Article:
Not clear what it’ll be mapped to, but this has some cool potential. This was pointed to me by @spluta and I’m kind of certain that @rodrigo.constanzo will drool on the potential and that @weefuzzy will want to poke at it :
That’s pretty cool.
I guess here’s an example of it doing some processing/synthesis based on the analysis:
I guess the idea is that it’s a smarter(?) version of Ben Carey’s _derivations thing.
I wonder if the electronic sounds are informed by more machine listening stuff or is it simply driven off the ratio between those 10 faders.
A video of it in context as well:
Heretic is an artificially intelligent computer music system to be used within the context of collaborative human-machine free improvisation. Heretic is written in the SuperCollider programming language with specific aspects of the system implemented in the machine learning software Wekinator. The motivation behind Heretic’s inception is not to design a mirror into my own improvisational practice, but rather to use machine autonomy to explore a new form of human-machine collaboration. Heretic’s architecture consists of three interdependent modules: interpretive listening, contextual decision making, and musical synthesis. Interpretive listening is a collection of ten multi-layer perceptron neural networks that are organized according to my interpretation of Anthony Braxton’s Language Music System. The Contextual decision making module uses Joe Morris’ Postures of Interaction as a framework for designing a series of cascading Markov models. The musical synthesis module uses a flexible laptop improvisation framework for Heretic to express its musical decisions. Heretic is trained on my approach to improvisation, but by interacting with a human performer its own improvisational voice and modes of musical expression emerge.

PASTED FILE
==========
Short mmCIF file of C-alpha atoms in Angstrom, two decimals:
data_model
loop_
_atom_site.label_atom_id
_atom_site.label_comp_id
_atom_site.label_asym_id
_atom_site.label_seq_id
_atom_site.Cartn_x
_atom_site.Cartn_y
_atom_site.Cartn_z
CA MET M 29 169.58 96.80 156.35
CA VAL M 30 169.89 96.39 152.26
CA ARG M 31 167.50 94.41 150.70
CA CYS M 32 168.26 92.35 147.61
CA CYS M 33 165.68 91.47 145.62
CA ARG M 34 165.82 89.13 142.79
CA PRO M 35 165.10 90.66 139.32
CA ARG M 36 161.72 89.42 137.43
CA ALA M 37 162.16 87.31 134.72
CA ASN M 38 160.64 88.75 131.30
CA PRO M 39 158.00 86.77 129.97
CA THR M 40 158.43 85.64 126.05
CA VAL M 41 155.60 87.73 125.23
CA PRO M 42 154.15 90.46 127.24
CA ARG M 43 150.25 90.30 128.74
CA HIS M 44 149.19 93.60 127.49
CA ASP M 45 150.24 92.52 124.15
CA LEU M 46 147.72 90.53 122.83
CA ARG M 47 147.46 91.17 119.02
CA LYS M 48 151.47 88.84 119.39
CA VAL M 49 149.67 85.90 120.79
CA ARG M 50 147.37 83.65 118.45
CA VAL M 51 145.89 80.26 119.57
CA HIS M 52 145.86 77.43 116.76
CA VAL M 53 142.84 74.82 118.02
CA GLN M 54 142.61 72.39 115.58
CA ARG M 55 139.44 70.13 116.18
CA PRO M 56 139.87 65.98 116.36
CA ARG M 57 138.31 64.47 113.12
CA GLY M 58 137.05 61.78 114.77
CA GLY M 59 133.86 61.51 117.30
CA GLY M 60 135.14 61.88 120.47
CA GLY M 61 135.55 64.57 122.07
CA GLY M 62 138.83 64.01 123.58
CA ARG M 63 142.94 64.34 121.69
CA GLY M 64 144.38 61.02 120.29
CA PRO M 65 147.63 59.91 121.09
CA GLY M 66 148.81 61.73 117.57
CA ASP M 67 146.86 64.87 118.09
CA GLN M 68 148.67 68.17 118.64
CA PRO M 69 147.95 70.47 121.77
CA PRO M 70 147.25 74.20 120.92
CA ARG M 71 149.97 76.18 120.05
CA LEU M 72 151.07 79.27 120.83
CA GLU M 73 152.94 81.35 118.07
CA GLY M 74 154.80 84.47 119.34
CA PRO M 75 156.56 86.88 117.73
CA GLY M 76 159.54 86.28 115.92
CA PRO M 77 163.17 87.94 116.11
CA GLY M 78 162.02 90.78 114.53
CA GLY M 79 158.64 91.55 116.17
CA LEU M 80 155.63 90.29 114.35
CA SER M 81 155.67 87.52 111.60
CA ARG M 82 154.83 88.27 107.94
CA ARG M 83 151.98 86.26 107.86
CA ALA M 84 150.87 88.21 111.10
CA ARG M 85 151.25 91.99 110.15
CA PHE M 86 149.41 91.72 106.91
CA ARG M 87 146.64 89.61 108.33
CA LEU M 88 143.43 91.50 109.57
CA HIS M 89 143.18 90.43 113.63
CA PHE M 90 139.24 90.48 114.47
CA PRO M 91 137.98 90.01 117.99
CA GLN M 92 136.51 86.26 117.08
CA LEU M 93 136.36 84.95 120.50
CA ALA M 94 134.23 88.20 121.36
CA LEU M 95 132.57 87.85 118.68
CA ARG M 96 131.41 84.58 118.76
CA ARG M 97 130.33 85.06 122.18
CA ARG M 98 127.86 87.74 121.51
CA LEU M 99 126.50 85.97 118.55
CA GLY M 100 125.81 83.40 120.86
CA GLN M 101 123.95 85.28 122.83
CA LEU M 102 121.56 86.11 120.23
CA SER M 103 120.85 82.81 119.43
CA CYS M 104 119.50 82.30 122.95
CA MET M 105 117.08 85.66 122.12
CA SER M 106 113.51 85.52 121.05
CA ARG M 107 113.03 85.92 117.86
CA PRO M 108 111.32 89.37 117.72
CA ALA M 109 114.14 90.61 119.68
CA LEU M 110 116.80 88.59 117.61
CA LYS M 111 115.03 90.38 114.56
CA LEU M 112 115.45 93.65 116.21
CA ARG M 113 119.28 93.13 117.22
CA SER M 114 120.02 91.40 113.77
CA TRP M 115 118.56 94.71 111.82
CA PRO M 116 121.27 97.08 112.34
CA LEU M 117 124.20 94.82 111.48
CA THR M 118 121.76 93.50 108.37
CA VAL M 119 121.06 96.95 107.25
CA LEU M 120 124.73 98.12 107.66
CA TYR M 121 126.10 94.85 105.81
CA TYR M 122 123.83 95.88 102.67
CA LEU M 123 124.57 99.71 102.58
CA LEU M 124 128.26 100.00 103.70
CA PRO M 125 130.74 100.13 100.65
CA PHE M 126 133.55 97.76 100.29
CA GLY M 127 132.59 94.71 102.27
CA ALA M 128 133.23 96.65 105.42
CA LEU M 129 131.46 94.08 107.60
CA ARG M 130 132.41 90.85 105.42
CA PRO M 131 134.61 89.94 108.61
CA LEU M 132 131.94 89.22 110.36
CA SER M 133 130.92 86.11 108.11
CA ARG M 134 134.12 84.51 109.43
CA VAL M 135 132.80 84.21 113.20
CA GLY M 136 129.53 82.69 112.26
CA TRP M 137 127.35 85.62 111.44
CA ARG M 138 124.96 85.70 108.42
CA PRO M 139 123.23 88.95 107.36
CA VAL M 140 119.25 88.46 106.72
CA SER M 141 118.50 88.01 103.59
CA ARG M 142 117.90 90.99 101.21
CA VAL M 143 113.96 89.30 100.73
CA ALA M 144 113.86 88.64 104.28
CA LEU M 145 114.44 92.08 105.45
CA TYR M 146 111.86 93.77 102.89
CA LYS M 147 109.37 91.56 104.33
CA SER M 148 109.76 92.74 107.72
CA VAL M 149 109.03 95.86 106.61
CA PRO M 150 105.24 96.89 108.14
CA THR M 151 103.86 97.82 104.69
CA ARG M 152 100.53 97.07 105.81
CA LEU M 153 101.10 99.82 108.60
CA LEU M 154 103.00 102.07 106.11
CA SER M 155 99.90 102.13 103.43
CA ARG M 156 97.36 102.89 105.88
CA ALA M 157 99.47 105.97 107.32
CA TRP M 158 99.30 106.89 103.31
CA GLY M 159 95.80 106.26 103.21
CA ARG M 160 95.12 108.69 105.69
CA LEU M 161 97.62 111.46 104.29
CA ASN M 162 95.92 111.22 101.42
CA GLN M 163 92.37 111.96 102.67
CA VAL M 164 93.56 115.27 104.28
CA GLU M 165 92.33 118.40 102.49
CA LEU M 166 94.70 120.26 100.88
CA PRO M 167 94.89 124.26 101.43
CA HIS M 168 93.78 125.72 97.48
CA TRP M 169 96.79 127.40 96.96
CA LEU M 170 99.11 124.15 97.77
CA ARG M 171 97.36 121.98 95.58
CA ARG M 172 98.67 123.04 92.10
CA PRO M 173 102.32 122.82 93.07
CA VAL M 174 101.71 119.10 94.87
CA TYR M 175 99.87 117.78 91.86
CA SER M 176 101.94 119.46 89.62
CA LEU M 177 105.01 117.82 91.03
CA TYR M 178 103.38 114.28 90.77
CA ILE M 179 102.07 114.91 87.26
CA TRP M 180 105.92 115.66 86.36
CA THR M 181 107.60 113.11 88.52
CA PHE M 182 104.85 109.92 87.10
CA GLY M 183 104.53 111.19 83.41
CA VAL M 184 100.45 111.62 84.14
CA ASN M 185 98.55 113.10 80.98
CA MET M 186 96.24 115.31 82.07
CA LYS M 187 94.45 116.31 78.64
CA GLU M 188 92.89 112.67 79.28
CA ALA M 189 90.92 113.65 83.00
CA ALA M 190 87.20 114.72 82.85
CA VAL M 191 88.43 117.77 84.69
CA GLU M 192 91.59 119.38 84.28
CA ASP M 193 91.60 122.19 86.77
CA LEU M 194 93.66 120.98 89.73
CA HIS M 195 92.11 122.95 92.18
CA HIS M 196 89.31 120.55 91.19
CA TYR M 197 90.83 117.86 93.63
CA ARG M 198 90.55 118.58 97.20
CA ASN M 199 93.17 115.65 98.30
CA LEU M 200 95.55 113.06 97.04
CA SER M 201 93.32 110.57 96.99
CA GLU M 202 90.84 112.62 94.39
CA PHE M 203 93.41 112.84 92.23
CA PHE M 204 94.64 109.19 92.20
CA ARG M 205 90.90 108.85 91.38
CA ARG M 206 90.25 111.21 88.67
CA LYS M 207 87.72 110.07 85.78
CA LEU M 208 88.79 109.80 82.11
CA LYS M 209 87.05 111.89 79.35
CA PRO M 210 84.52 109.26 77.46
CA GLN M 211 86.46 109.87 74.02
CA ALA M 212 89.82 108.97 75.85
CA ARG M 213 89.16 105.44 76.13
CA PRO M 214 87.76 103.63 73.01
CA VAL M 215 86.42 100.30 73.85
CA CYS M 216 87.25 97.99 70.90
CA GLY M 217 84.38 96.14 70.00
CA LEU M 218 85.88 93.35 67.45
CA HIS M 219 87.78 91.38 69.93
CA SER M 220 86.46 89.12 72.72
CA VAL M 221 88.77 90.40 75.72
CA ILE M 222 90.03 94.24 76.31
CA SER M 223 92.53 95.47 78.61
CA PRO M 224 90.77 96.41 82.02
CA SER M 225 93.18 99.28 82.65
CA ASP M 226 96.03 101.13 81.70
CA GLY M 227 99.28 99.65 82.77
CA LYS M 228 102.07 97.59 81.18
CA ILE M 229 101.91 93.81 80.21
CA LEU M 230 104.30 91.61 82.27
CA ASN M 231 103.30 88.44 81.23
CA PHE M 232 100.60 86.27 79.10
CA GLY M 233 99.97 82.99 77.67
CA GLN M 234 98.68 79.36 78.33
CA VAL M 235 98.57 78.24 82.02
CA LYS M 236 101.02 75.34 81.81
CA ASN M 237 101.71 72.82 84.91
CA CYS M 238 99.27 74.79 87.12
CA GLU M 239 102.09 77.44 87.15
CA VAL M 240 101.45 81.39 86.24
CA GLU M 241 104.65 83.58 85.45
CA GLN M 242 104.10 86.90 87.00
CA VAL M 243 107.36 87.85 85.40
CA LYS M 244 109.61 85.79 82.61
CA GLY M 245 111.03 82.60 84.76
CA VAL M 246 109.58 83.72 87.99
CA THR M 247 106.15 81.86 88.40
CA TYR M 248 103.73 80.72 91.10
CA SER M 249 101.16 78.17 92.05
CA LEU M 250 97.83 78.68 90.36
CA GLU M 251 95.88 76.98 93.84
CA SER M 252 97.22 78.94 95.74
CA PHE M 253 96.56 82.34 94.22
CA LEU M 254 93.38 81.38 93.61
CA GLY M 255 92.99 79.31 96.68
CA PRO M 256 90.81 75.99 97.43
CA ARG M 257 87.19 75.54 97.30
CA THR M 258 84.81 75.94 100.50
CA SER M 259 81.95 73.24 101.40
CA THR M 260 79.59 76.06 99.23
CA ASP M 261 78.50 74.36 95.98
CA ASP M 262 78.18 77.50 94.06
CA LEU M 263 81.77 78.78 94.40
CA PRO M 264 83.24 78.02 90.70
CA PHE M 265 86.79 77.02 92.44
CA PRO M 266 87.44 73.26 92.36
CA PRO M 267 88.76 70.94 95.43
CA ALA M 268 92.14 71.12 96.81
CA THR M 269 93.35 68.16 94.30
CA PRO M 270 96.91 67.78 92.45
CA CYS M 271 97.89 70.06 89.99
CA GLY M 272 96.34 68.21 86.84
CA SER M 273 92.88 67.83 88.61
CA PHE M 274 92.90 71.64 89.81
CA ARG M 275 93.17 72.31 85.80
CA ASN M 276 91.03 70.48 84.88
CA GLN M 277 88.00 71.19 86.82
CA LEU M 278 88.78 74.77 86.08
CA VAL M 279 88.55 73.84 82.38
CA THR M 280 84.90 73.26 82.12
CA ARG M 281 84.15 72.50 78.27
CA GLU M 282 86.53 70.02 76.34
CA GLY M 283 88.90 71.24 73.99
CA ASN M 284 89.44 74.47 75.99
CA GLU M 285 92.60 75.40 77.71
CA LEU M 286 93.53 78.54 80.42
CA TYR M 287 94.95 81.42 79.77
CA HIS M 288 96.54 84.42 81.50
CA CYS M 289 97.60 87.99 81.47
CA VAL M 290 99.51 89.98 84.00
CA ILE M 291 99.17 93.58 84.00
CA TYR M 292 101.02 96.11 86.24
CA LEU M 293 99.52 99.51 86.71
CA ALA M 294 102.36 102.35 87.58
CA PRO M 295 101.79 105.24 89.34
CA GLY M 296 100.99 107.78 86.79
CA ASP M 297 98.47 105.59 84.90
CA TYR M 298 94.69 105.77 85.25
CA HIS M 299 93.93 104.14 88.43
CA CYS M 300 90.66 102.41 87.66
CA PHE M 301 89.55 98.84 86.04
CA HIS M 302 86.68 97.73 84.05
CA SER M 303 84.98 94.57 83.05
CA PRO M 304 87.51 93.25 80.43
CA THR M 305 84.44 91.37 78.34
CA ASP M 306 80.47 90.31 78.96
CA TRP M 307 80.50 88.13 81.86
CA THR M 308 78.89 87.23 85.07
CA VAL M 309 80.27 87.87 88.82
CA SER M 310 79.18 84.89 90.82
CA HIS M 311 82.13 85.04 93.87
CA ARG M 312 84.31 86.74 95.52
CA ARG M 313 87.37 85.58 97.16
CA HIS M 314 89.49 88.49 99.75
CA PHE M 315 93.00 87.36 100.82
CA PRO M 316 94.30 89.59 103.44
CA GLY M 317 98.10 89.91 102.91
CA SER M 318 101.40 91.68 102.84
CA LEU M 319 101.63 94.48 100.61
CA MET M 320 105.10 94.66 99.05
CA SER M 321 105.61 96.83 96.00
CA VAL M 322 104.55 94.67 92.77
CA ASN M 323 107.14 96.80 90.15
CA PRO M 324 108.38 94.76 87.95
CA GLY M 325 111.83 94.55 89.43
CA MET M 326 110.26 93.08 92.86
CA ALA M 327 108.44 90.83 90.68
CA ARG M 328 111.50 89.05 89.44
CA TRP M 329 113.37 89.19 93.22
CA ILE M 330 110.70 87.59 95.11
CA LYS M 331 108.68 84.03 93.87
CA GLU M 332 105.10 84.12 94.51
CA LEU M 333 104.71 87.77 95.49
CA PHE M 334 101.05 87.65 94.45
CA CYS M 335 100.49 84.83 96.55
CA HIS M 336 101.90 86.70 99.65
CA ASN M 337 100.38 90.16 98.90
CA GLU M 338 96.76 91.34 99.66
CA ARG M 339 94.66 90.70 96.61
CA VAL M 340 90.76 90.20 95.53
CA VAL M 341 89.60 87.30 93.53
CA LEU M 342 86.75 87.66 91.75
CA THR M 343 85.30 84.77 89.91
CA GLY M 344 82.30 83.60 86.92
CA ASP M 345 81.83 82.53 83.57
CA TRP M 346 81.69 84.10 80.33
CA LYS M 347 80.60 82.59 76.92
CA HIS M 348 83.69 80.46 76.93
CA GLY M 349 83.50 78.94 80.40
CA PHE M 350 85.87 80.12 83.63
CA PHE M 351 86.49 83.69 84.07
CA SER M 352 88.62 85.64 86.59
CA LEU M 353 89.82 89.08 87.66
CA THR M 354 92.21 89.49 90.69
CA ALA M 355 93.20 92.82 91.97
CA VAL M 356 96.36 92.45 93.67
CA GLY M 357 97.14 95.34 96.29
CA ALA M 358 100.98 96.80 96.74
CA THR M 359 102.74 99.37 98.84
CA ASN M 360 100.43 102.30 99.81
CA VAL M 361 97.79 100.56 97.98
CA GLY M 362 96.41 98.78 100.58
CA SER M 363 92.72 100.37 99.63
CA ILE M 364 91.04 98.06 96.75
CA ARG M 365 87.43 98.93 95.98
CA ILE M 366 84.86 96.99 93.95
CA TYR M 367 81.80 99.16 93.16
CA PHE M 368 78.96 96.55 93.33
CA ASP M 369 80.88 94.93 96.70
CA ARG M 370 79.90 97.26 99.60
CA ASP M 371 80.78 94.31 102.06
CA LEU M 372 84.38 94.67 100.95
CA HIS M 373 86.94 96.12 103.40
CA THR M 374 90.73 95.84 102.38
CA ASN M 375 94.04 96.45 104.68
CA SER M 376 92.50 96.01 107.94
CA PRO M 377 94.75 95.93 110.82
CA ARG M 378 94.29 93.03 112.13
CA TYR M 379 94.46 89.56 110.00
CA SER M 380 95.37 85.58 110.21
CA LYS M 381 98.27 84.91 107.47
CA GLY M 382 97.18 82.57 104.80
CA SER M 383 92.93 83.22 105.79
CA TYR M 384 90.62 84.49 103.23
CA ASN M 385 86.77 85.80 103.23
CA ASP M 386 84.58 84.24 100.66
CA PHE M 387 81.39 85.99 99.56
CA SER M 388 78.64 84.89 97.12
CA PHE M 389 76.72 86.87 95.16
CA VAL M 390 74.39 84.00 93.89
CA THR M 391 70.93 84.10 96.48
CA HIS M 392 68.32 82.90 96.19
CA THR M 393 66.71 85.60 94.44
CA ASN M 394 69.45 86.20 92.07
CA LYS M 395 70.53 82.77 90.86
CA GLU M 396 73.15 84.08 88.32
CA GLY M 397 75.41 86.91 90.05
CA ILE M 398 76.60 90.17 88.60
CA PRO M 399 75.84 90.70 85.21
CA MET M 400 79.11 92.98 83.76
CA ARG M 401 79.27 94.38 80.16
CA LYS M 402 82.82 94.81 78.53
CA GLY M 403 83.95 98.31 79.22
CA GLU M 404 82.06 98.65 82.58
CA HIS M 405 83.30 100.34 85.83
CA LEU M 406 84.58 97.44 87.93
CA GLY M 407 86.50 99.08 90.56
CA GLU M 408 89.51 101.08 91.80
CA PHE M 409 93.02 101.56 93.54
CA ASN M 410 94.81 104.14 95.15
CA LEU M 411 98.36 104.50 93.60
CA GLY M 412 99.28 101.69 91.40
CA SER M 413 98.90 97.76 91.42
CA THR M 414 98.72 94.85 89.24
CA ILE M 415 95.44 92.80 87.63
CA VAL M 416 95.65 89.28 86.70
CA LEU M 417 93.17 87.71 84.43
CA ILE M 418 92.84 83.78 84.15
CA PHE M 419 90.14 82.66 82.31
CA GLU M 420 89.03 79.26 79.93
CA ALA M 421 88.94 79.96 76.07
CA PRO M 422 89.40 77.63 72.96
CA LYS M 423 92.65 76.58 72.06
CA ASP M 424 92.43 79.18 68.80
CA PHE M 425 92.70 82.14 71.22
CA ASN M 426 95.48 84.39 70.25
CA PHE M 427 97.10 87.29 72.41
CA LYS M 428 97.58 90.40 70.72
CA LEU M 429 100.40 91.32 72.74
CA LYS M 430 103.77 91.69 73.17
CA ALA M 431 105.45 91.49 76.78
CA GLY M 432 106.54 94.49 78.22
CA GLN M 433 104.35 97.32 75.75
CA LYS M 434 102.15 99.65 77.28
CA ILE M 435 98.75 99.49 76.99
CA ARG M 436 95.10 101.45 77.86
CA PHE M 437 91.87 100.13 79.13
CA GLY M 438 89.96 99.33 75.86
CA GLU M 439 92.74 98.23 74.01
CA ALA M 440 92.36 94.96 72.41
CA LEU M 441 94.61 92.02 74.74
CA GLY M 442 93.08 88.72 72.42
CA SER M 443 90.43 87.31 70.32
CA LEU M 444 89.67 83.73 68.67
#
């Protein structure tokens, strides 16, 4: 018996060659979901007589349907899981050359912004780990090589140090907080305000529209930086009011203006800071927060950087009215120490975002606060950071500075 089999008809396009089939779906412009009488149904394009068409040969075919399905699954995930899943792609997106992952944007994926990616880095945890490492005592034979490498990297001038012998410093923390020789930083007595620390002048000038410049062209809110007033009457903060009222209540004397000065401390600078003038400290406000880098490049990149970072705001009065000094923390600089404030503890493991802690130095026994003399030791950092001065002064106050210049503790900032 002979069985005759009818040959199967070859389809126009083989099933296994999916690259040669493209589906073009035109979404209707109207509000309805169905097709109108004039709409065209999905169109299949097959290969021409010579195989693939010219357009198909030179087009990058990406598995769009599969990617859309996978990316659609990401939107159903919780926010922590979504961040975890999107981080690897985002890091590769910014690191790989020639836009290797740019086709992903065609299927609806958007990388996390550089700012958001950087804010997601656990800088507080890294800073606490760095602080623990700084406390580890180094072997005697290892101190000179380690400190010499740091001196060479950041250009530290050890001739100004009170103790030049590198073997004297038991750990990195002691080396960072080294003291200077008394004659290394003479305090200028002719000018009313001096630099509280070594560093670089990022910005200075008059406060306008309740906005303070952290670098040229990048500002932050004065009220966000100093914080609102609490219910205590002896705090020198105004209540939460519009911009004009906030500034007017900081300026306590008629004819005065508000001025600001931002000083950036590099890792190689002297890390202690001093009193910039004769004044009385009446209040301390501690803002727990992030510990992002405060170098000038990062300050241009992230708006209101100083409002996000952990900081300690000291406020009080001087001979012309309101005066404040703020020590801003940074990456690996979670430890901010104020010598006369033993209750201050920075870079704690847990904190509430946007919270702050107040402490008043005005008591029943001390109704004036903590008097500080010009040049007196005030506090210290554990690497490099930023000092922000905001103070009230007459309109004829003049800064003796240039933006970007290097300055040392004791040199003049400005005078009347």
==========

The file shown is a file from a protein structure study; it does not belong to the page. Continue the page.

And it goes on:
I did the short course at IRCAM as part of manifeste 2016 with Hunter! Small world in geeky audio land it seems…